It’s hard to believe that anybody would refuse the offer of a holiday but in Japan employers can’t even pay their staff to take time off. When the Ministry of Health, Labour and Welfare delved into the subject to see just how bad things were, it discovered that in 2013 employees took only nine days off even though they were entitled to take an average of 18.5. One in six didn’t take any paid holiday at all.
Now the government has decided that it is time to take action and is considering making it compulsory for workers to take at least five days of paid holiday a year. Japanese workers’ resistance to holidays, often ascribed to their reluctance to inconvenience colleagues by disappearing even for a few days, is part of a bigger picture of a gruelling work culture that also features excessive and unpaid overtime. Nearly a third of Japanese are working more than 49 hours a week. Again, the government is stepping in and the Labour Ministry is leading by example.
Starting this month some of its workers are on a six-month trial to tackle endemic overtime. The document on the ministry’s website, which is headed,“Taking leave is part of your job. And this time we’re serious,” outlines the reforms and sets out not only the hours that employees should be working but also the number of days they should be taking as holiday.
The new rules show how bad working practices have become. As of this month, ministry employees will have to leave by 20.00, or at the latest 22.00 (and only in exceptional circumstances); there must be a 10-hour gap between leaving and coming back to work again; everyone should take one day of paid leave per month and a week in the summer. Overall, workers should be taking at least 16 days of holiday across the year.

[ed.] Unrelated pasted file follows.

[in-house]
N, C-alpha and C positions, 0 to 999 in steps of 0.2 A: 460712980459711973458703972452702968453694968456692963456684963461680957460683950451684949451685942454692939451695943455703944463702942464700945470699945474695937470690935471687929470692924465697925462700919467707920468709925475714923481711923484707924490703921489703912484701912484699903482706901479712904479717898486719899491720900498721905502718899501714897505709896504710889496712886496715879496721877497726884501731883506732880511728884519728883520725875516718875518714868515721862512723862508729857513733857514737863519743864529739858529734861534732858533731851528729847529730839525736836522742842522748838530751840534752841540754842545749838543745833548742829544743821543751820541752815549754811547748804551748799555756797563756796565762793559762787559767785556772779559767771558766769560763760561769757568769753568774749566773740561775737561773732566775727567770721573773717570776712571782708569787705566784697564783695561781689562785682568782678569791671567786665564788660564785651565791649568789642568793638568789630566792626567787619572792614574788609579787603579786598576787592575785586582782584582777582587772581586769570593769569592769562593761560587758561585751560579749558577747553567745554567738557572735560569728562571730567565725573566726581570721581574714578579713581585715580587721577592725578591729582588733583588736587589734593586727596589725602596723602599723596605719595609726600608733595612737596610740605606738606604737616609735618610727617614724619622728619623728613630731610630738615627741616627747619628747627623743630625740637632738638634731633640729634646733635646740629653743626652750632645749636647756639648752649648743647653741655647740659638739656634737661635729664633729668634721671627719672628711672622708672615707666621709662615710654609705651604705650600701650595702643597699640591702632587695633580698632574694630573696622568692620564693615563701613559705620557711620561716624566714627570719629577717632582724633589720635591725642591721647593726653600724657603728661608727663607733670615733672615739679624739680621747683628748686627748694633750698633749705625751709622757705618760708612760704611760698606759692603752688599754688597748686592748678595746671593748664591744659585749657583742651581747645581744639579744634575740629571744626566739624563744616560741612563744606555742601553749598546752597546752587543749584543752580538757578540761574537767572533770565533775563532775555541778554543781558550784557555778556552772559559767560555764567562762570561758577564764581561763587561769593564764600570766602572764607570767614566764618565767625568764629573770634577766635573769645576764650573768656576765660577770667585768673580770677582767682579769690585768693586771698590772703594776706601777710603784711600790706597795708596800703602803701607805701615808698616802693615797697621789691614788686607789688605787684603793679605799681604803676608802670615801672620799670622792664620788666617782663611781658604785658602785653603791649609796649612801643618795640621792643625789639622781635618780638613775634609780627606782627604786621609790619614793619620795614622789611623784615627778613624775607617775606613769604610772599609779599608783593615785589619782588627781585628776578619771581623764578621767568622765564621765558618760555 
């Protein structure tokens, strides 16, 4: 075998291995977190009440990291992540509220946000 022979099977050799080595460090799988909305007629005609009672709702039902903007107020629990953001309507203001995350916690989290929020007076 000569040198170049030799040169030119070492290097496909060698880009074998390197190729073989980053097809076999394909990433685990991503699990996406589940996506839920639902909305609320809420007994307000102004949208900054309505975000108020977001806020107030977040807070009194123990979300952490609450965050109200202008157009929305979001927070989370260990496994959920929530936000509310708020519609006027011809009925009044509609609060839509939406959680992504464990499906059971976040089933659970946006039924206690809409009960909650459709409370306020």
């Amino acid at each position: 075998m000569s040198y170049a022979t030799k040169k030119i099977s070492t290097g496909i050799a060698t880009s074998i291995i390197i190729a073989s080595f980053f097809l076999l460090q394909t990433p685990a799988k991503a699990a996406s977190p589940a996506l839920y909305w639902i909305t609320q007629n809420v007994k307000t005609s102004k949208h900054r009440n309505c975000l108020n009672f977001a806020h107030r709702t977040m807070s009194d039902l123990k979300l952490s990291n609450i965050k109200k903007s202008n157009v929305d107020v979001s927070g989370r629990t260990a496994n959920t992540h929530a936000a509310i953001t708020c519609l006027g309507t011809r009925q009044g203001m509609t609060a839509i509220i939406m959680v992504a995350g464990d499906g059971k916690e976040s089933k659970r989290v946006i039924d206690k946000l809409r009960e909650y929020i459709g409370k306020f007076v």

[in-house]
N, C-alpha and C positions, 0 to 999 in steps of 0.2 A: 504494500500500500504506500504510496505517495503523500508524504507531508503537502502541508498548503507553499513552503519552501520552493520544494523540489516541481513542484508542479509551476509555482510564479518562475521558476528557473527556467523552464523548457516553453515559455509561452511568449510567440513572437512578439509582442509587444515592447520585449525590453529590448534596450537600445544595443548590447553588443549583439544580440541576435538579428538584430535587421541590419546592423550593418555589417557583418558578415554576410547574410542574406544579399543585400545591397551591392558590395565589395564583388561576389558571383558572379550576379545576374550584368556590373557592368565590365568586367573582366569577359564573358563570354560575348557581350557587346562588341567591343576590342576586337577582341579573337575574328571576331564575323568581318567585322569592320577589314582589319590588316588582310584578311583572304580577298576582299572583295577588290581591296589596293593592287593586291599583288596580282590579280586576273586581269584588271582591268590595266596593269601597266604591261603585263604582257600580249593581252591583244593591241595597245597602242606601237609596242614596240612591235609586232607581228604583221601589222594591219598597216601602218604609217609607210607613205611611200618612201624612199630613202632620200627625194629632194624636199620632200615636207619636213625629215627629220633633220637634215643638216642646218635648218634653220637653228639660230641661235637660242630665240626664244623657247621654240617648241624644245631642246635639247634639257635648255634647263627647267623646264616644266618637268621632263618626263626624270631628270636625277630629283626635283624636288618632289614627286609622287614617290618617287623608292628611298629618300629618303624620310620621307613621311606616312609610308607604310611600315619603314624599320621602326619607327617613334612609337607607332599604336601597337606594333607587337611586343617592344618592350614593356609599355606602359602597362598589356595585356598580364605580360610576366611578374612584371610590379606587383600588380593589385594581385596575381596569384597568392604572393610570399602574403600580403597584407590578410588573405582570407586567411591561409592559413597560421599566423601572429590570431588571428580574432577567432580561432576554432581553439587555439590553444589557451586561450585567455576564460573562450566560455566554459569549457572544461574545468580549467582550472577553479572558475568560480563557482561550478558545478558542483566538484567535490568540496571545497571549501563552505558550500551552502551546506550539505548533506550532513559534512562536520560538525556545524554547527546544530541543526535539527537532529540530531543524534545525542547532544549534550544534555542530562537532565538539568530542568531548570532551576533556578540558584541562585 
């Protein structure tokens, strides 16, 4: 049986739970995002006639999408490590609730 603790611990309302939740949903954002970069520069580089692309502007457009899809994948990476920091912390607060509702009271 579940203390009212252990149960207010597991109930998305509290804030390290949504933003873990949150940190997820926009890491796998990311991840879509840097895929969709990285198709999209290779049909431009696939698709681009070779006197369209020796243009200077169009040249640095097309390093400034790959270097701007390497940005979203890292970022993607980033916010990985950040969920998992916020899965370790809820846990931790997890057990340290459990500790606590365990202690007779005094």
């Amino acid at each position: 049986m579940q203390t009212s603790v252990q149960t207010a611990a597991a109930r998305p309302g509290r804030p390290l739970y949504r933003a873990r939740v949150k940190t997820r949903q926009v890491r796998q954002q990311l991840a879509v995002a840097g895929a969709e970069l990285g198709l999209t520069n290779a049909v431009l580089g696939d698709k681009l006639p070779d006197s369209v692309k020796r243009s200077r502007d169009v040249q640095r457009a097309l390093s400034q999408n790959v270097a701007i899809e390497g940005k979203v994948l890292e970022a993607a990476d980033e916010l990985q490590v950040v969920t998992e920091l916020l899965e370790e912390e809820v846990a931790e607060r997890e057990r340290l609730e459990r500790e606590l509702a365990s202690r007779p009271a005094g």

This might all sound a bit heavy-handed but the Labour Ministry knows that left unchecked, the workers will stay at their desks. Aware that department heads set the tone, the Ministry has made them directly responsible for making sure that workers take the required time off and don’t appear at the office when they shouldn’t be there. If the numbers are off, the heads will have to explain why and errant divisions can expect a rough ride in their annual assessments.
From October, the ban on overtime will be come into force across the ministry. It sounds like fighting talk, although in reality the six-month trial will be a gentle start since the new rules are described as being “semi-mandatory”, which will inevitably leave some flexibility for those workaholics not ready to go cold turkey on overtime. Still, it’s a step in the right direction.
Fiona Wilson is Monocle's Asia bureau chief.